The tradition of the patchwork quilt was born of scarcity and resourcefulness, arising in times and places where the shortages of cloth called for the inventive salvaging of fabric scraps and remnants. In Gee's Bend, this recycling practice became the founding ethos for generations of quiltmakers who have transformed otherwise useless material into marvels of textile art. Until the middle of the twentieth century, the majority of quilts from the area were made from worn-out work clothes, a palette of old shirts, overalls, aprons and dress bottoms whose stains, tears, and faded denim patches provide a tangible record of lives marked by seasons of hard labor in the fields of the rural South.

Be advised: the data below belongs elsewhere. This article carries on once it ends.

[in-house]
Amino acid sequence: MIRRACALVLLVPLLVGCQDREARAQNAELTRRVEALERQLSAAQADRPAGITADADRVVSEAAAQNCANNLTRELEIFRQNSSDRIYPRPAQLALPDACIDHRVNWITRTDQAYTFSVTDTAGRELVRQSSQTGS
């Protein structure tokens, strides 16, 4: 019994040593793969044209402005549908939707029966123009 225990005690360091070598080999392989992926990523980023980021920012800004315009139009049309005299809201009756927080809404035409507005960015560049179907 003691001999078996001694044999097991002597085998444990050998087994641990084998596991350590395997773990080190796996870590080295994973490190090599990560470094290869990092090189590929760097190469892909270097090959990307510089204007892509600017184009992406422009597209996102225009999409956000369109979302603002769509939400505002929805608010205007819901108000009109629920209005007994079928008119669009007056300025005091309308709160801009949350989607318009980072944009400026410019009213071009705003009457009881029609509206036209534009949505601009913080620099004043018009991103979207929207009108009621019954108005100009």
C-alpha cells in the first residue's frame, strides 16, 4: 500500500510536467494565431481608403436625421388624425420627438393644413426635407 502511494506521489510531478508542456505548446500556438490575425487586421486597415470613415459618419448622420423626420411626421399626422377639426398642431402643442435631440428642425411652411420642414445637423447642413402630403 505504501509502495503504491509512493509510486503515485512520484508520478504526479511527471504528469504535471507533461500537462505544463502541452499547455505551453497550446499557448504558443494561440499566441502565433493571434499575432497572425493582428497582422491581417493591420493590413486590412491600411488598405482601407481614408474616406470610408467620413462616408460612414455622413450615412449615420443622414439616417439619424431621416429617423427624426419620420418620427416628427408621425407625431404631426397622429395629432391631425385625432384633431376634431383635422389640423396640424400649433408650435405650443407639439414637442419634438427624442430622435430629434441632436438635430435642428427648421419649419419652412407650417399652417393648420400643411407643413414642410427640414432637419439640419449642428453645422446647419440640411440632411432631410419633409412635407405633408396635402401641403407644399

• Title: "Housetop" work-clothes quilt
  • Creator: Rita Mae Pettway
  • Creator Lifespan: b. 1941
  • Creator Nationality: American
  • Creator Gender: Female
  • Creator Birth Place: Gee's Bend, Alabama
  • Date Created: 2005
  • Location Created: Gee's Bend, Alabama
  • Physical Dimensions: 84 x 70 in. (213.4 x 177.8 cm)
  • Subject Keywords: Gee's Bend, Alabama, Work-clothes quilt, Black art, African American art
  • Type: Quilt
  • Rights: © Rita Mae Pettway / Photo: Stephen Pitkin, Pitkin Studio
  • External Link: https://www.soulsgrowndeep.org/artist/rita-mae-pettway
  • Medium: Denim and cotton

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